As seen on BBC1 Breakfast this morning (go here and here for more information):

National Moth Night (NMN) is Britain’s celebration of moths and moth recording. It was launched in 1999 and has taken place annually since then, the date varying each year in order to focus recording effort on different parts of the season. Atropos (the journal for butterfly, moth and dragonfly enthusiasts) founded the event and it is now run jointly with Butterfly Conservation (the UK charity taking action to save butterflies, moths and their habitats).

NMN is all inclusive and open to anyone to take part in, both expert and beginner alike. On the designated date, participants throughout the British Isles are encouraged to see what moths they can find in their chosen location and the results are pooled into Britain’s largest survey of what species are on the wing. Much important information has been generated on National Moth Night, including new species for various counties, new sites for scarce species and records of rare immigrants; amazingly, in 2008 a population of the White Prominent (a species that had not been seen in the British Isles for 70 years) was discovered in Ireland.

As well as producing information about moths, an important aim of the event is to raise the profile of these insects, to highlight how attractive they are, and to raise awareness of the declines in moth populations that have taken place. Public events take place around the country, which can be a great introduction to the world of moths and stimulate some people to take up a fascinating new interest.

Picture credits from the second site above.

Bat Walk At Fleet Pond This Thursday

September 16, 2009

Bat walk at Fleet Pond on Thursday 17 September 2009. Meet at Fleet Station pay & display car park next to the reserve at 7.00pm.

Join local bat expert Paul Hope and Ranger Joanna Lawrence on an evening bat walk to find out more about bats and which ones are using your nature reserve after dark.

If you have a bat detector please bring it with you, however, some will be provided. A torch may also be useful if you have one!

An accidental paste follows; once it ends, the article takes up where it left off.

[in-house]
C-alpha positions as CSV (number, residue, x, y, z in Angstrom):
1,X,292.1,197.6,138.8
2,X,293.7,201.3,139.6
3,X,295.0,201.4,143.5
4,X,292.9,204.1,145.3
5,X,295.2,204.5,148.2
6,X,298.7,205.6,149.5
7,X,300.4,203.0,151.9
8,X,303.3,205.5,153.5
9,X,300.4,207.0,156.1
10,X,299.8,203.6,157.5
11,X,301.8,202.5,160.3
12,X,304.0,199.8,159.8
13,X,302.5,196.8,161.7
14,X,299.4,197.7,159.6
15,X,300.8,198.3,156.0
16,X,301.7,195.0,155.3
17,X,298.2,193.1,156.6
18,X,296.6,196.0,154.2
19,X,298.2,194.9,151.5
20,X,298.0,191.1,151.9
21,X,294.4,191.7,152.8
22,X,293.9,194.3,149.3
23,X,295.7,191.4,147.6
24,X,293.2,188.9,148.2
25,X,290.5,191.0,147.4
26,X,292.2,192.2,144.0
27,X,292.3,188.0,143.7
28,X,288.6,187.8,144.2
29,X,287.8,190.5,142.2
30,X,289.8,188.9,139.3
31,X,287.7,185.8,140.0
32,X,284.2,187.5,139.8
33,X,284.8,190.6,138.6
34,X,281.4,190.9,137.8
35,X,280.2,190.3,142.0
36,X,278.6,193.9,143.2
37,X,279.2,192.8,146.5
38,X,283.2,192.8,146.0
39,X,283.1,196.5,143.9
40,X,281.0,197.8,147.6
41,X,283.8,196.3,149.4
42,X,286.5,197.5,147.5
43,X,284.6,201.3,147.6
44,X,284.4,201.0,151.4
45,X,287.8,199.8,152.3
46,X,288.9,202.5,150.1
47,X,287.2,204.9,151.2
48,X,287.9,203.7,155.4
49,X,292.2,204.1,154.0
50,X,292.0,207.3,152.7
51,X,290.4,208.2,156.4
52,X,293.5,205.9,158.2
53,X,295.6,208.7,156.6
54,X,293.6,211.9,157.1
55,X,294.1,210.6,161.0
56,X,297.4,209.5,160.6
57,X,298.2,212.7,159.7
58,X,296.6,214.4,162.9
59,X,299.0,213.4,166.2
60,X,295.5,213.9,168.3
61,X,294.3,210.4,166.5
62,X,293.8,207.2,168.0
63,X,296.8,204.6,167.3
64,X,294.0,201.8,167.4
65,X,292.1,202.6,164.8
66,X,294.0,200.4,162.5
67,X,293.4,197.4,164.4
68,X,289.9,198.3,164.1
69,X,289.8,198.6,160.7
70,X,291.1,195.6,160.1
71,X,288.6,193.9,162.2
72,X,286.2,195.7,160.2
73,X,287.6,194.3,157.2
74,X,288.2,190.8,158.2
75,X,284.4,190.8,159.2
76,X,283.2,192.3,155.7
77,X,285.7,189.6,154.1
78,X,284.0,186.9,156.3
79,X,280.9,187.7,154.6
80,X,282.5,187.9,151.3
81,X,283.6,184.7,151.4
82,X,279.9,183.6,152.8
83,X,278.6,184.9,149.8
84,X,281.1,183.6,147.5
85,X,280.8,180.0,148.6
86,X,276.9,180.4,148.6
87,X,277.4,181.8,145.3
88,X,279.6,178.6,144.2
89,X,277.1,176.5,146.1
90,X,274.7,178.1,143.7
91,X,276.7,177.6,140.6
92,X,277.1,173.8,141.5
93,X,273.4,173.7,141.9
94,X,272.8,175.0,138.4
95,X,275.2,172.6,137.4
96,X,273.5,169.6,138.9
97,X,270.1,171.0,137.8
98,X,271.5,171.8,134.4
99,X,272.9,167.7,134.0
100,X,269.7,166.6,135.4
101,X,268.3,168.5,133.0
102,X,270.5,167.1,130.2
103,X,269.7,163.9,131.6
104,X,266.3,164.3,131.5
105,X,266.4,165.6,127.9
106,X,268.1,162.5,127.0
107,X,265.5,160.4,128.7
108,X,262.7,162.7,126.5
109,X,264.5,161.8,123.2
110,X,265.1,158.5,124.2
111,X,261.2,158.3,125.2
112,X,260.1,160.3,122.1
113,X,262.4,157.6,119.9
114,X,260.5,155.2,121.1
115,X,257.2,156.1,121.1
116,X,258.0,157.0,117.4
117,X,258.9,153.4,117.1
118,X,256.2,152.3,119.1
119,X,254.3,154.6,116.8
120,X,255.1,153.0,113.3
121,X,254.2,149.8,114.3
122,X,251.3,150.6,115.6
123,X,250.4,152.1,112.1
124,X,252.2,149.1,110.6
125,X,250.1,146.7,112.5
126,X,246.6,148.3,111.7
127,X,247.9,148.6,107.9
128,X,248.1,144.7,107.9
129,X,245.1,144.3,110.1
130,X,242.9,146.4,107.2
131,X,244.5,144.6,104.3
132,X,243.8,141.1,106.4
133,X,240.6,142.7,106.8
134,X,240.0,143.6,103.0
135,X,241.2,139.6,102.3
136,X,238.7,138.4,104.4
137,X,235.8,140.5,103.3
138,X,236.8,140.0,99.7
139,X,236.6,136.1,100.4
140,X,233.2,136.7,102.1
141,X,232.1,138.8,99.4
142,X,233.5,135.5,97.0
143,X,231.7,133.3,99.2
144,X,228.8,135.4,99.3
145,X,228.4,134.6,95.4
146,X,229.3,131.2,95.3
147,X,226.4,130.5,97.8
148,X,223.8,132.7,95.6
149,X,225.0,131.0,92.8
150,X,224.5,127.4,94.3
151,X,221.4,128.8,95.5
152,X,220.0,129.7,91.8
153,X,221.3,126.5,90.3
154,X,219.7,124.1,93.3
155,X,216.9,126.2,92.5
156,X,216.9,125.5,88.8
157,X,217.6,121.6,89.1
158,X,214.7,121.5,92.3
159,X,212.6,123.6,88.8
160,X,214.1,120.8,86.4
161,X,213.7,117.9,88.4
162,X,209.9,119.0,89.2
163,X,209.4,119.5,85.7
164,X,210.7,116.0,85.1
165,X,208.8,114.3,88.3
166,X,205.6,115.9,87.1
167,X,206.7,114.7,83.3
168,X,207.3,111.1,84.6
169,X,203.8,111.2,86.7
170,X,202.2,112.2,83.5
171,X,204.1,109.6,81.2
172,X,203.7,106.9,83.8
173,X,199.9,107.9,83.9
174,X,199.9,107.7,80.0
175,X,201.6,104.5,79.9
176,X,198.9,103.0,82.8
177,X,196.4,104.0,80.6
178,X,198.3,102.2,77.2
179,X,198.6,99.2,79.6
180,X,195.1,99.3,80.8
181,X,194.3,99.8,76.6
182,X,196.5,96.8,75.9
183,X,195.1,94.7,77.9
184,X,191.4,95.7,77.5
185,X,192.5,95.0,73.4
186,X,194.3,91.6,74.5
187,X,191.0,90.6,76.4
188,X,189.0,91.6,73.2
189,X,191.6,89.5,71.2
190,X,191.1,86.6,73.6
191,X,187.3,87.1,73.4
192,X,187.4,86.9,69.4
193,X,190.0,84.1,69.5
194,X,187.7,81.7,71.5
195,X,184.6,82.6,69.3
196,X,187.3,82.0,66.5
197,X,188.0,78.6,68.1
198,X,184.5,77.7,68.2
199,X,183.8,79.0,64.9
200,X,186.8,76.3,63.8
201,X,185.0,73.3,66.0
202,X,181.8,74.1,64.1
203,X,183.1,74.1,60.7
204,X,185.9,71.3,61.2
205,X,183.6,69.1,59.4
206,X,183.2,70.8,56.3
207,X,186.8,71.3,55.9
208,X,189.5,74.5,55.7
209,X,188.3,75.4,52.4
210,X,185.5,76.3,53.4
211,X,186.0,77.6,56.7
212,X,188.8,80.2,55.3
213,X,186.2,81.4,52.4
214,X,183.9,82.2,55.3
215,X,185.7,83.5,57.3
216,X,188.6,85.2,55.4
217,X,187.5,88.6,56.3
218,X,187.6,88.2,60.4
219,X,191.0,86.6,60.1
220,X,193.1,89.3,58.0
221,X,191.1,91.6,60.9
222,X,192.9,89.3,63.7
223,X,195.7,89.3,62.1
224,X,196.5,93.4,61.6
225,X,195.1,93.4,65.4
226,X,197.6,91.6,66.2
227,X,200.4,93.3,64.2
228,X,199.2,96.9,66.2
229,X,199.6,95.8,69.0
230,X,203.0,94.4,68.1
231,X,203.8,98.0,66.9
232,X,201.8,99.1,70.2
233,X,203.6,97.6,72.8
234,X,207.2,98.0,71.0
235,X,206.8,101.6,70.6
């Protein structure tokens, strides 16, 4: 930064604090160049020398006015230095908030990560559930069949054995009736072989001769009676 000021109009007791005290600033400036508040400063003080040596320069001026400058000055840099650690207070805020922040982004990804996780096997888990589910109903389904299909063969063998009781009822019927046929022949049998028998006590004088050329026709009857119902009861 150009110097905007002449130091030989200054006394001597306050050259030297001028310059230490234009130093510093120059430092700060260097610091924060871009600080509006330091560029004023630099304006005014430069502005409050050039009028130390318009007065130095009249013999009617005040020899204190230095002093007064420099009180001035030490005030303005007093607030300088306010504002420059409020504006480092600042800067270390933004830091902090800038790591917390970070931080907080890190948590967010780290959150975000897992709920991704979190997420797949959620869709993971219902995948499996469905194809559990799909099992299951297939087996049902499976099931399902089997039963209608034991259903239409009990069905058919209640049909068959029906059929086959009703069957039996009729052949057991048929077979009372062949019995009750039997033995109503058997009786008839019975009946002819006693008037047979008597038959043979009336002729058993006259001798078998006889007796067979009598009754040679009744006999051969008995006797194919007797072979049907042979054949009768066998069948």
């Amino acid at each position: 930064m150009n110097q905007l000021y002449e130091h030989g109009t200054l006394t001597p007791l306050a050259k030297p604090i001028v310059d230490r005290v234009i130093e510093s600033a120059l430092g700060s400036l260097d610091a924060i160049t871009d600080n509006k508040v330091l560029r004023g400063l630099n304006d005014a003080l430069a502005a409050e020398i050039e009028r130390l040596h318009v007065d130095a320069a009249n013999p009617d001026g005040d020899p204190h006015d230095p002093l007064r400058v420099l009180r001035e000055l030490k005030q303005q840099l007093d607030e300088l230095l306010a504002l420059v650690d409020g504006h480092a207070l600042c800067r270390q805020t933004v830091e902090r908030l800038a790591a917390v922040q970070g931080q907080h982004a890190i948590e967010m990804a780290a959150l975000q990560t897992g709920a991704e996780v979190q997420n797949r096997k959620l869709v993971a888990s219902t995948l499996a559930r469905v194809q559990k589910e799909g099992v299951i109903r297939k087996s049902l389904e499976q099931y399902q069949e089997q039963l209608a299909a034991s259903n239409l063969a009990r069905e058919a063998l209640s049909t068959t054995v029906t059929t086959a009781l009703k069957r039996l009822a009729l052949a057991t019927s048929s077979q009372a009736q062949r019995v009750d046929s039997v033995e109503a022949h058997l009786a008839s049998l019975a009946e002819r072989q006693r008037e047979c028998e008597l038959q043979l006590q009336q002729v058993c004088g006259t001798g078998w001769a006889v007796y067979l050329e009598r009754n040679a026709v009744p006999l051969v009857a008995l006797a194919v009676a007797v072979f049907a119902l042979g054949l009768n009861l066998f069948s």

Approximate duration: 1.5 hours.

Butterfly Of The Month: September – The Red Admiral

September 4, 2009


Peter Martin writes:

Due to global warming and its ability to over-winter as a butterfly in this Country now, the Red Admiral may be seen flying during any month of the year. I have chosen this species as my butterfly of the month, as I have rather special memories of Red Admirals in September.

Barbara and I often holiday on the Isle of Wight at that time of year and, one September, we went to see a “Birds of Prey Display” at Appledurcombe House. After the show had ended, we walked around the House grounds and, to our surprise, came across dozens of Red Admirals nectaring on rotting damsons that had fallen from the trees. The damsons had started fermenting, which caused the Red Admirals to become rather “drunk” and this meant that we could walk among them and inspect them closely. In normal circumstances, they would have flown off before we had the chance to really appreciate their beauty.

The butterflies that survive our winter may be seen in small numbers from January onwards on warm, sunny days, but, throughout the spring and summer, home-bred specimens are added to by varying numbers of migrants from North Africa and the Continent. They travel even as far north as the remotest Scottish isles.

Red Admiral butterflies lay their eggs singly on the young leaves and shoots of Common Nettle leaves in sunny positions. There are two forms of caterpillar – some yellowish, some blackish – and, when they emerge after about a week, each makes a little tent by doubling up a leaf and fastening the ends with silk. Over the next four weeks, it feeds in a succession of leaf-tents. When it is full-size, it spins two of three nettle leaves together and pupates within this tent. The butterfly emerges after about three weeks.

The greatest number of Red Admirals seen in any month is probably during early September when they can nectar on Buddleia flowers. By pruning these plants in March, the Buddleias are usually at their best when there are fewer other flowers for the butterflies to gain nectar from. As well as damsons, Red Admirals like other rotting fruit, so, if you can put up with any wasps that might be attracted, leave a few rotting apples of plums for them.